CBR’s live coverage of C2E2 enters it second day with DC Comics’ New 52 panel. SVP-Sales Bob Wayne, Editor-in-Chief Bob Harras and Editorial Director Bobbie Chase host a panel of writers Charles Soule, Peter Tomasi, Sterling Gates, and Kyle Higgins and artists Aaron Kuder, Doug Mahnke, and Patrick Gleason to let fans in on upcoming story arcs and events in the “Green Lantern” line, “Wonder Woman,” and more throughout the DC Universe.
The panel began with Peter Tomasi discussing his “Batman and Robin” series, which now features a different co-star each issue after Damian Wayne’s passing. A cover showing Catwoman appeared on screen, and Tomasi joked that “nothing would help Batman get over the death of Damian than a visit from Catwoman.” She’ll appear in #22, with Nightwing in #23. The series will also show how Carrie Kelly “entered Damian’s life earlier, before he died.” He said there are surprises in store, but would not comment on whether Carrie would become the next Robin.
Tomasi also said that, though Batman “has been through some stuff before,” he hoped the series would show him in a new light as Bruce goes through the five stages of grief.
“Green Lantern Corps” #20 is, of course, Tomasi’s finale on the series and he noted that he has been involved with the line for 20 years, including his editorial work. “This issue is really the end of an era, and all the #20s are a tip of to the fans, to thank you,” he said. “I feel like I’m Guy Gardner; he’s my favorite GL, it’s going to be hard to leave him behind.”
A slide for “Superman Unchained” by Scott Snyder and Jim Lee came up next, with Harras called on to talk about the series. “I can say that Scott and Jim both bring their A-game to this series. The first issue is absolutely amazing, it’s some of Jim’s best work,” Harras said. The issue includes “a four-page, open up” image to show the scale of Superman’s adventure.
“Trinity War” begins in July, running through “Justice League,” “JLA,” and “Justice League Dark,” as well as the “Trinity of Sin” series “Pandora” and “Phantom Stranger.” “When you see all these characters together, you know it’s going to be great,” Harras said.
Higgins was up next to talk about “Nightwing,” a hero who has recently moved to Chicago. “You guys like Nightwing moving to Chicago?” Higgins asked, to loud applause. Wayne joked that in June Nightwing would move to San Diego, to please fans at that convention in July. The move to Chicago, Higgins said, is prompted by the revelation that Tony Zucco, the Graysons’ murder, is “alive and living under an alias in Chicago.” Higgins said that he didn’t want the move to simply be “running with his tail between his legs” after “Death of the Family,” and instead it should be “something intensely personal.”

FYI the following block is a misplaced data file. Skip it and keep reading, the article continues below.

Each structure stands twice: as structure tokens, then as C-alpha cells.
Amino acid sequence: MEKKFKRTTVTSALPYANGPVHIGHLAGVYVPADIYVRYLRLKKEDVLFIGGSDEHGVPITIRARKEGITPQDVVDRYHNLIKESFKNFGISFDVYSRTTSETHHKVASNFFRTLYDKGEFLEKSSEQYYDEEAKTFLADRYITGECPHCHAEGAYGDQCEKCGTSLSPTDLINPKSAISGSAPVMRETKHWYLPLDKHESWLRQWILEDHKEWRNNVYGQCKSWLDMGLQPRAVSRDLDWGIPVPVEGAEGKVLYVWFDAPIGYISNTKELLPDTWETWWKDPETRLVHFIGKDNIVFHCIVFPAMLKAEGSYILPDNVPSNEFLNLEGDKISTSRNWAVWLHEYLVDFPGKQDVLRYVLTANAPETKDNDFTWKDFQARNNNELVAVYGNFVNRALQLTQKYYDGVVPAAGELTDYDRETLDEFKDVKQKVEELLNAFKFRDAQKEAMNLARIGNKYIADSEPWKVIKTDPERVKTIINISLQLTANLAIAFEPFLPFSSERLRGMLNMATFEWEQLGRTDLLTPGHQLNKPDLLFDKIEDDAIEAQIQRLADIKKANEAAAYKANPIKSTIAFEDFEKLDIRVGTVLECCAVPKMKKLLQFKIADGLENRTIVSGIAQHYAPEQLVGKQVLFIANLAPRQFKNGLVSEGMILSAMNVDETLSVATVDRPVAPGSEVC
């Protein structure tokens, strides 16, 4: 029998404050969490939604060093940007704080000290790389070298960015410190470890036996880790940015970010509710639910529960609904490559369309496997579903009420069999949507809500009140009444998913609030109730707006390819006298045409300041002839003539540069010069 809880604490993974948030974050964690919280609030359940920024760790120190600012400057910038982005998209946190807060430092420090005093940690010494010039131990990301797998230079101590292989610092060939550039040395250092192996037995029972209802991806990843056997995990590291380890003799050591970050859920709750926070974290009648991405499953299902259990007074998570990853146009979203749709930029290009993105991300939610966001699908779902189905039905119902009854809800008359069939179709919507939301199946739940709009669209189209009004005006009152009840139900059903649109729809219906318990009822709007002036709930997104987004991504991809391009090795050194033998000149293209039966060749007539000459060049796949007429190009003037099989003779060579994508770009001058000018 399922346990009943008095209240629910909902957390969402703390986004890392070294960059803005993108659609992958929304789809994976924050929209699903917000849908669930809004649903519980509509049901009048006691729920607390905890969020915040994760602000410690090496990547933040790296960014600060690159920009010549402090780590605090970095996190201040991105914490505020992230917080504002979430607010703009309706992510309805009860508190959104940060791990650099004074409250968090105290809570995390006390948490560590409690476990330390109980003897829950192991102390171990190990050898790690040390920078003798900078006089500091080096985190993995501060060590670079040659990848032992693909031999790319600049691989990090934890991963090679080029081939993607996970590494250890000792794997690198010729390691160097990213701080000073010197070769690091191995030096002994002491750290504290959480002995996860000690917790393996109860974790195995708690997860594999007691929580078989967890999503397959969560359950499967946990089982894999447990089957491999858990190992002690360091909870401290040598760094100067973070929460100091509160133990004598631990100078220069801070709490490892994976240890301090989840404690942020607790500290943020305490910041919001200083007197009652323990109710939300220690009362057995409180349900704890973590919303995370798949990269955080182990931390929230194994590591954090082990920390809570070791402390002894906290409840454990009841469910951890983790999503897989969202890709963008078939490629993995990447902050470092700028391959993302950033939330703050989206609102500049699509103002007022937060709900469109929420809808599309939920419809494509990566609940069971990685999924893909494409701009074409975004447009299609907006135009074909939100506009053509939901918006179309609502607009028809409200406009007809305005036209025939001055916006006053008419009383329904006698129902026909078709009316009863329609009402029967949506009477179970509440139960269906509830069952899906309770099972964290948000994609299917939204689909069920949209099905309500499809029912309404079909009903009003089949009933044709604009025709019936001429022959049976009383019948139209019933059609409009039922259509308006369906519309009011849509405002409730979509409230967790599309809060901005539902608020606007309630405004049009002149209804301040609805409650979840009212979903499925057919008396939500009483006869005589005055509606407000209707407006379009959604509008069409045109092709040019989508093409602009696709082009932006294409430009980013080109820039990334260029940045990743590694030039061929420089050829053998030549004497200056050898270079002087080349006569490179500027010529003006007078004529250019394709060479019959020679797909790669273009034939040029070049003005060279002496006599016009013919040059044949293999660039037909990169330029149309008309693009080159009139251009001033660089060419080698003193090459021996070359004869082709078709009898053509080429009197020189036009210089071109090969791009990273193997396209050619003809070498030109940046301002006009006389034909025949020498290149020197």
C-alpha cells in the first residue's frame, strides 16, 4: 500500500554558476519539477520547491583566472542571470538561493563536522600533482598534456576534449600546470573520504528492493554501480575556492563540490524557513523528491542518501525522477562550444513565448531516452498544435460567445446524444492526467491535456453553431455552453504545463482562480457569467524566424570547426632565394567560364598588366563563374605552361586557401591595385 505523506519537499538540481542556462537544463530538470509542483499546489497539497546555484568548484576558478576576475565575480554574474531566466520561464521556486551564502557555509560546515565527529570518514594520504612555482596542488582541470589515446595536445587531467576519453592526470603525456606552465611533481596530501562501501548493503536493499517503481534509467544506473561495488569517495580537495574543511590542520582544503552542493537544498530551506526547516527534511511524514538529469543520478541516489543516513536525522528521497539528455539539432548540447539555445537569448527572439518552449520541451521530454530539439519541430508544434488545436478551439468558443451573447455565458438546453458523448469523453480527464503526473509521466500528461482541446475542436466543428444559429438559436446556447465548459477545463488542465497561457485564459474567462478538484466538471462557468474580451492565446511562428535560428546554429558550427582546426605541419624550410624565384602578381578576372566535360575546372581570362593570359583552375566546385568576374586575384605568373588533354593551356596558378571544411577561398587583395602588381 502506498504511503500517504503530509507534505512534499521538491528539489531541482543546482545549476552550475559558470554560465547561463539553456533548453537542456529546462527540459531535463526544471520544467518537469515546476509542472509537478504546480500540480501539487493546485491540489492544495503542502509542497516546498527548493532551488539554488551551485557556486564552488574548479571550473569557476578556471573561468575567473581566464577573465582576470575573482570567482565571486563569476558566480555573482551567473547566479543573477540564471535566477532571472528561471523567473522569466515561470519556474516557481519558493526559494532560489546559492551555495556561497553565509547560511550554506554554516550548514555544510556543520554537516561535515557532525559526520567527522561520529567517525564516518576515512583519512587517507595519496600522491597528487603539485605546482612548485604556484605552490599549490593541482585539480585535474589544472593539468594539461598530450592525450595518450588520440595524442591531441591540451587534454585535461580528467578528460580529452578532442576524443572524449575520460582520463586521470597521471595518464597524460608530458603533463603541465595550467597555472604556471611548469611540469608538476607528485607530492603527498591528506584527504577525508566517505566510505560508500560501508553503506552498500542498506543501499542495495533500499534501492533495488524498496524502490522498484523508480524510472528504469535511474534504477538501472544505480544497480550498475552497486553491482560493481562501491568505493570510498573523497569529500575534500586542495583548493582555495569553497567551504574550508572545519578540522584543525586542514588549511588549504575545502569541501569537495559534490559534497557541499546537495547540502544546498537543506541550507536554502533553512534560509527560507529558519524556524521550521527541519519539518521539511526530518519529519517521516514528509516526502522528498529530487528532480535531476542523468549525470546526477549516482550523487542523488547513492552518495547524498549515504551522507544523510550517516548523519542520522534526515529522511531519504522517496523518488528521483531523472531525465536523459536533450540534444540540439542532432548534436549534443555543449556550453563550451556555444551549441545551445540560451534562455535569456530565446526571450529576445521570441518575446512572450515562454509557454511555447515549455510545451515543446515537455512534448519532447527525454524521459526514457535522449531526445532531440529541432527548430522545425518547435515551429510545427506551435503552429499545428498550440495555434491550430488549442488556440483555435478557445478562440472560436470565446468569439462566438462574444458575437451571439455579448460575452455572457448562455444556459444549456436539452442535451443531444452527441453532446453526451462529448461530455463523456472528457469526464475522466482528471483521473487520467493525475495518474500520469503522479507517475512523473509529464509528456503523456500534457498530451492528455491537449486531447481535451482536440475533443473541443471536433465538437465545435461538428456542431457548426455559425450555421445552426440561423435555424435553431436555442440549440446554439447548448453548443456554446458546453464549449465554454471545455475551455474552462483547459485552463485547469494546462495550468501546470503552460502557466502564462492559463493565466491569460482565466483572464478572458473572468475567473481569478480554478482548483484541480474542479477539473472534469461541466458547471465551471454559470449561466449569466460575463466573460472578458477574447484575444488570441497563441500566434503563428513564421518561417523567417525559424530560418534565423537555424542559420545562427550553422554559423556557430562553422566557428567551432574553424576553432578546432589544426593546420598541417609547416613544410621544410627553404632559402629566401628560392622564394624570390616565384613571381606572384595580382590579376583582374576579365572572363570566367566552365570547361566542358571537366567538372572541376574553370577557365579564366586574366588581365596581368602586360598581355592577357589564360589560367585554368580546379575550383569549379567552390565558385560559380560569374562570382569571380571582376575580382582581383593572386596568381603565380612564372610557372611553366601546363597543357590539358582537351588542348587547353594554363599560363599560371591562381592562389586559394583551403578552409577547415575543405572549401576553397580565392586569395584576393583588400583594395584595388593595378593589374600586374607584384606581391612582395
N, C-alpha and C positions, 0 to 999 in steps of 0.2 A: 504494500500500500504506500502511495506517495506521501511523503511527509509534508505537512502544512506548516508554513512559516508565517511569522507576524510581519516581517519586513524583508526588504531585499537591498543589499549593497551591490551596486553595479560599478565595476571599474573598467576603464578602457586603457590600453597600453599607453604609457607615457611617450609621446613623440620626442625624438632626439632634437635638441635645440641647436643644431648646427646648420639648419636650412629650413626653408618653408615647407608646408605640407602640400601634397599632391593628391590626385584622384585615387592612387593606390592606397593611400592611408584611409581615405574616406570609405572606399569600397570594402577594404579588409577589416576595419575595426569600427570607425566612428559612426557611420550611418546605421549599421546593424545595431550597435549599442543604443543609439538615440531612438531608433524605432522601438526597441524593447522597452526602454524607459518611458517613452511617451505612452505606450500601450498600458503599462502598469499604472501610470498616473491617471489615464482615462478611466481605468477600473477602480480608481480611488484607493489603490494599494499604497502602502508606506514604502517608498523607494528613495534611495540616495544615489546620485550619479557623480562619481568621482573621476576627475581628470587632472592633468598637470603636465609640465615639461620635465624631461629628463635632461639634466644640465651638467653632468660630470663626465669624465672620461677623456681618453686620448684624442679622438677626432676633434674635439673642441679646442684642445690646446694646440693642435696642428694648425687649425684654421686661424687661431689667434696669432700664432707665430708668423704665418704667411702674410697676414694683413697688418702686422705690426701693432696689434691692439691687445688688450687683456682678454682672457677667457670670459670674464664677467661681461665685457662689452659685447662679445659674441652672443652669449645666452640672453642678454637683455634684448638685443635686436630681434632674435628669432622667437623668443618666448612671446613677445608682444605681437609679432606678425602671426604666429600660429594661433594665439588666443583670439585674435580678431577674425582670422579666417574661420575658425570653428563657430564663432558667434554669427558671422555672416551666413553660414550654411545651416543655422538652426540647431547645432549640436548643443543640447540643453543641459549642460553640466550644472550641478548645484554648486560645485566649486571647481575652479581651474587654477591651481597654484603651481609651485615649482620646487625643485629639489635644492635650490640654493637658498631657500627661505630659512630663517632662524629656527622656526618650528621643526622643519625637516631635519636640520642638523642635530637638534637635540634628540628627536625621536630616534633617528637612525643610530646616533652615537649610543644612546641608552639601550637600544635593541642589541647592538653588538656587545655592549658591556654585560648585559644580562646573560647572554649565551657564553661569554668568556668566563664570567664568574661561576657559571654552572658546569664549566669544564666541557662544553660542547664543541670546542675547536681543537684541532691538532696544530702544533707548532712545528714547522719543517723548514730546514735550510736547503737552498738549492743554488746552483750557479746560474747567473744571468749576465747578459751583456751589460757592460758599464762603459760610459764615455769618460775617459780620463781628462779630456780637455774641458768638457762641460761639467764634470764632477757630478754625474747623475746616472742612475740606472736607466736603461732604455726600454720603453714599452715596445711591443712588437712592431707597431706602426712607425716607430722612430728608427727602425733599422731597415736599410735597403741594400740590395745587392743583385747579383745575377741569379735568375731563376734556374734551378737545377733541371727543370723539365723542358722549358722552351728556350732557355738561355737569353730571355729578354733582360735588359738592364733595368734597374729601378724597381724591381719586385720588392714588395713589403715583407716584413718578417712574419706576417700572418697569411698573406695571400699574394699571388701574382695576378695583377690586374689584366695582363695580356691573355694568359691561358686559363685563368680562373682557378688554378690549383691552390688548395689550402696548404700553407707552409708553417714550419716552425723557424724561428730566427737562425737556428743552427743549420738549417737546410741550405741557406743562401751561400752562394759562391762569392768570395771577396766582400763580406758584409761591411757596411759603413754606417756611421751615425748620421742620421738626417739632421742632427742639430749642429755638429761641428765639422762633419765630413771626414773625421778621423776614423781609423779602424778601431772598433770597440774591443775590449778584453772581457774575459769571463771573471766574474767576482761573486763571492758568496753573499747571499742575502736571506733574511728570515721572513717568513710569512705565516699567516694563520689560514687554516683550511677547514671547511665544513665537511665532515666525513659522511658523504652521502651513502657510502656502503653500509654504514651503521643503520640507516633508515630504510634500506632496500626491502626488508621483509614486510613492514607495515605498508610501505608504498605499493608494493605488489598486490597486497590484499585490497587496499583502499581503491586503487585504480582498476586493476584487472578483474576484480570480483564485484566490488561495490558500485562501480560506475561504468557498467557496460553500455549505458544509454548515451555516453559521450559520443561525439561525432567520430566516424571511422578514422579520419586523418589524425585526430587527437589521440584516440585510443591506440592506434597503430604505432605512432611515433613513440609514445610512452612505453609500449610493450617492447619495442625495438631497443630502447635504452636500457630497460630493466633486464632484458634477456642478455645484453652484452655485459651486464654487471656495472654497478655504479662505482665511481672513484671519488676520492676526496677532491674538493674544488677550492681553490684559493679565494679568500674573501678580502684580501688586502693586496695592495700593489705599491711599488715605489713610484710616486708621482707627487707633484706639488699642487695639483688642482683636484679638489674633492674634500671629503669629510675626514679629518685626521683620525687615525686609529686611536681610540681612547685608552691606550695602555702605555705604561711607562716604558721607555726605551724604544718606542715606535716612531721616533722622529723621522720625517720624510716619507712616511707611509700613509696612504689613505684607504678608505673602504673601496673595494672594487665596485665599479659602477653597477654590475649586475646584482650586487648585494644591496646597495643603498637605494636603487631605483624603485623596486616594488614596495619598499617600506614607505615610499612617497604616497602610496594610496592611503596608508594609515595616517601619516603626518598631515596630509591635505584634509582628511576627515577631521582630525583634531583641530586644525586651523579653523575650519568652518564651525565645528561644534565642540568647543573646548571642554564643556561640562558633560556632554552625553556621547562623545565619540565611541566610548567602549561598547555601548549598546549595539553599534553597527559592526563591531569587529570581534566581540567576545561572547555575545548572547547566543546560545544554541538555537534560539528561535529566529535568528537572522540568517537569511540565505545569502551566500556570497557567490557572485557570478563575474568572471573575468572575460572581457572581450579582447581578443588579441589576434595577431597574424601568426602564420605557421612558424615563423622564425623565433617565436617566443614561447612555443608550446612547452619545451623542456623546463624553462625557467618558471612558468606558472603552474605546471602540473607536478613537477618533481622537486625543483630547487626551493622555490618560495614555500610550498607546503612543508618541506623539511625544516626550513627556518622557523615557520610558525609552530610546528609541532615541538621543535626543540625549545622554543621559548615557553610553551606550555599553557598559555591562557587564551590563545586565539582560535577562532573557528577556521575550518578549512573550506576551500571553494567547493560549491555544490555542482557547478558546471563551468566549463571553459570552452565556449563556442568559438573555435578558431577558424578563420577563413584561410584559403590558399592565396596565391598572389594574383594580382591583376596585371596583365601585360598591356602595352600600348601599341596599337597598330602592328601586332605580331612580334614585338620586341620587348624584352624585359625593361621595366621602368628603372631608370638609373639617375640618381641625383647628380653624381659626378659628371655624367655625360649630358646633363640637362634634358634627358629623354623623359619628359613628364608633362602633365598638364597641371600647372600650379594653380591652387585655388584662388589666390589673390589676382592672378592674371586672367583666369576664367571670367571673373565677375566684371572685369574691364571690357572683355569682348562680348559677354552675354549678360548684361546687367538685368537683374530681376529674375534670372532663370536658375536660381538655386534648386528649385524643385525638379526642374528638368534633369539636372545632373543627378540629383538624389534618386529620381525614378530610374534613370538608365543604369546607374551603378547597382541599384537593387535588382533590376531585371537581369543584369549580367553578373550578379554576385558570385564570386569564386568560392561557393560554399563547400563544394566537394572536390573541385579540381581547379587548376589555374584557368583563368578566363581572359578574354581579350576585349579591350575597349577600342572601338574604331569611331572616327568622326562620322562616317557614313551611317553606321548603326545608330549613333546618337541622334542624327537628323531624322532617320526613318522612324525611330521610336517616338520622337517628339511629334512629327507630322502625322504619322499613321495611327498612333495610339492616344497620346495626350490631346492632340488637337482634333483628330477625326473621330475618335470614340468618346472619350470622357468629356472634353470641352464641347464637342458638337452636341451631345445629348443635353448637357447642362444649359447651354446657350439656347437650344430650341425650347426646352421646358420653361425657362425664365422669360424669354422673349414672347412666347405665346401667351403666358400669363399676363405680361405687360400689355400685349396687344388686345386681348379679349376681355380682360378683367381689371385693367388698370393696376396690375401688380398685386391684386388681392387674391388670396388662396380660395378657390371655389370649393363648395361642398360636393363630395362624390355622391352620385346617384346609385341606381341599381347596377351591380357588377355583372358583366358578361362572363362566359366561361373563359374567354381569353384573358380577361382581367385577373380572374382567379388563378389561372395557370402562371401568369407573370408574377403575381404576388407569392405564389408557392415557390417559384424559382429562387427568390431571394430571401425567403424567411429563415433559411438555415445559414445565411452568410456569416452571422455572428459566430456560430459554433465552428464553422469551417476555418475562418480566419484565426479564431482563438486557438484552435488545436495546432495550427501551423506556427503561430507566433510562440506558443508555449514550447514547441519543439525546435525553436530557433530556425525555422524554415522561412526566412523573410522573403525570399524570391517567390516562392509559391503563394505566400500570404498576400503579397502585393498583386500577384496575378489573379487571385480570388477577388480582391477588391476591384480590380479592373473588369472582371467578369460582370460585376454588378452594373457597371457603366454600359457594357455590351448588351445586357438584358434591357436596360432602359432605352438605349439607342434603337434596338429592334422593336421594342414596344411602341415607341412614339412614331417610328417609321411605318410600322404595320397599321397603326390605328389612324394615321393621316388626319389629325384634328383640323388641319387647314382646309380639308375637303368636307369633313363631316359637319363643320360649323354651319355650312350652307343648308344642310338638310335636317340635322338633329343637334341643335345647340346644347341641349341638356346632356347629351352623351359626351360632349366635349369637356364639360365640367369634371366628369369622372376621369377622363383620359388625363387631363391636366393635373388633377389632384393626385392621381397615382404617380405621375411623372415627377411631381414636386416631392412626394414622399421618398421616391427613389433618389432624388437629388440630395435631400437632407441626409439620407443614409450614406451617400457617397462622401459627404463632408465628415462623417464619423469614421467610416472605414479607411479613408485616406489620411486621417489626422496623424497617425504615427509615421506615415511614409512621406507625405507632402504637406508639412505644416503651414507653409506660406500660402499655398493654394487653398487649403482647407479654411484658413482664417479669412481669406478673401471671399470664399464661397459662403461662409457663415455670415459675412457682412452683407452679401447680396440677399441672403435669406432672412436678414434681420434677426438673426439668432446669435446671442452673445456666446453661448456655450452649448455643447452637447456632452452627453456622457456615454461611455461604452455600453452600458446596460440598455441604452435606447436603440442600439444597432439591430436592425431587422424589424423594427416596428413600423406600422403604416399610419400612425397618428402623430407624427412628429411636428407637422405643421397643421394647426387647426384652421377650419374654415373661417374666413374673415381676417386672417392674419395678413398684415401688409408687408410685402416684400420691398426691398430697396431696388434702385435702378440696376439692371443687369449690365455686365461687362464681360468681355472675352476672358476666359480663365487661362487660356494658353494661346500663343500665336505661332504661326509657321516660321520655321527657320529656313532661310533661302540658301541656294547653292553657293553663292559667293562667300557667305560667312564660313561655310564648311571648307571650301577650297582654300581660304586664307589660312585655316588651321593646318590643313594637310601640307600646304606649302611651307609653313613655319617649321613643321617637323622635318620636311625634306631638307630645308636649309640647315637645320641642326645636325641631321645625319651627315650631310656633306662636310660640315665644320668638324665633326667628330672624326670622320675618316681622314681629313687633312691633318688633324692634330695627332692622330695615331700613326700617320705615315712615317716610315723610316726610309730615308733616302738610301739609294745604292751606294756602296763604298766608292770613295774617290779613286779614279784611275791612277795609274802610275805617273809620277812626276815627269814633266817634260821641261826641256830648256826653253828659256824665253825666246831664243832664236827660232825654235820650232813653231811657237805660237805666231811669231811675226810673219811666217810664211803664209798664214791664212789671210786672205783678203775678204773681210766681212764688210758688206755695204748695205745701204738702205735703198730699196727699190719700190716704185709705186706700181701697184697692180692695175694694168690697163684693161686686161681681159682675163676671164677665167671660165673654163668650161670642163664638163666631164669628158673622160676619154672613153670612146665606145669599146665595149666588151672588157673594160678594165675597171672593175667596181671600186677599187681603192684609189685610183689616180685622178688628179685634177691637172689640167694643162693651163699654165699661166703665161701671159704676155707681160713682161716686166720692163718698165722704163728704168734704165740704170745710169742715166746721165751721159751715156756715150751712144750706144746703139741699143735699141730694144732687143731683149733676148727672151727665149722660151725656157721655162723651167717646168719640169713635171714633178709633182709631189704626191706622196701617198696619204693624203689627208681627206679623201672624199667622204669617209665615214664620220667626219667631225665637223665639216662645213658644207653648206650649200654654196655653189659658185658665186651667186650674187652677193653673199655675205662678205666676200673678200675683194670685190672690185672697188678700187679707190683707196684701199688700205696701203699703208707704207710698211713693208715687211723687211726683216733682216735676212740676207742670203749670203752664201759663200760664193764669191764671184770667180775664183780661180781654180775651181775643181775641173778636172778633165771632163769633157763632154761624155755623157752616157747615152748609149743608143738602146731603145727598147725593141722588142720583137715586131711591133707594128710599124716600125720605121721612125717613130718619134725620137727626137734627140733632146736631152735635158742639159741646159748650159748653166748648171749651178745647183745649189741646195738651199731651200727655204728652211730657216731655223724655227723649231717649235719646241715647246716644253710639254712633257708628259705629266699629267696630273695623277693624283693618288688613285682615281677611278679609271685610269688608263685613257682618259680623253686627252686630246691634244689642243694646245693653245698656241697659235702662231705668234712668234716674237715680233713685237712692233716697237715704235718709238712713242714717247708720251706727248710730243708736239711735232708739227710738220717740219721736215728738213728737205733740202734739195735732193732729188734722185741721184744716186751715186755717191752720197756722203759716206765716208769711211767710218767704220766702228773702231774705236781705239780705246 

Nightwing’s Chicago will feature a new version of the Superman villain The Prankster, and Nightwing will discover “what happened to all the masks in Chicago.”
Sterling Gates spoke next about “Vibe,” which he described as “very much a fish out of water story.” “He’s at once trying to learn to be a hero and use his powers effectively,” Gates said.
“Batwing” came next, with Harras mentioning that the newest version of the character, Luke Fox, has “a more organic connection to Bruce Wayne,” as the hero is Lucious Fox’s son. “It’s part of the ongoing effort of the New 52 to bring the Batman family together, to create ripple effects” through the several titles, Harras said.
“All Star Western” now finds Jonah Hex in 21st Century Gotham City. “We’re going to see Jonah reacting to, number one, being in the 21st Century, and two, finding out about people he knew [like the Arkham family” is at the heart of the next arc, Harras said, along with Hex’s efforts to get back to the past or stay in the present.
Soule spoke then about “Swamp Thing,” which he recently took over from Scott Snyder. The cover to #22 features John Constantine, who Soule said was a goal for him to work in. “I thought I wouldn’t wait too long,” he said. The arc beginning in #22 takes place in Scotland, and he said that future arcs would be set in India “and can take place anywhere” thanks to travel through the Green. The Scotland arc would see “a whiskey tree” showing up in the middle of a town, but it’s “not what it seems–oooh!”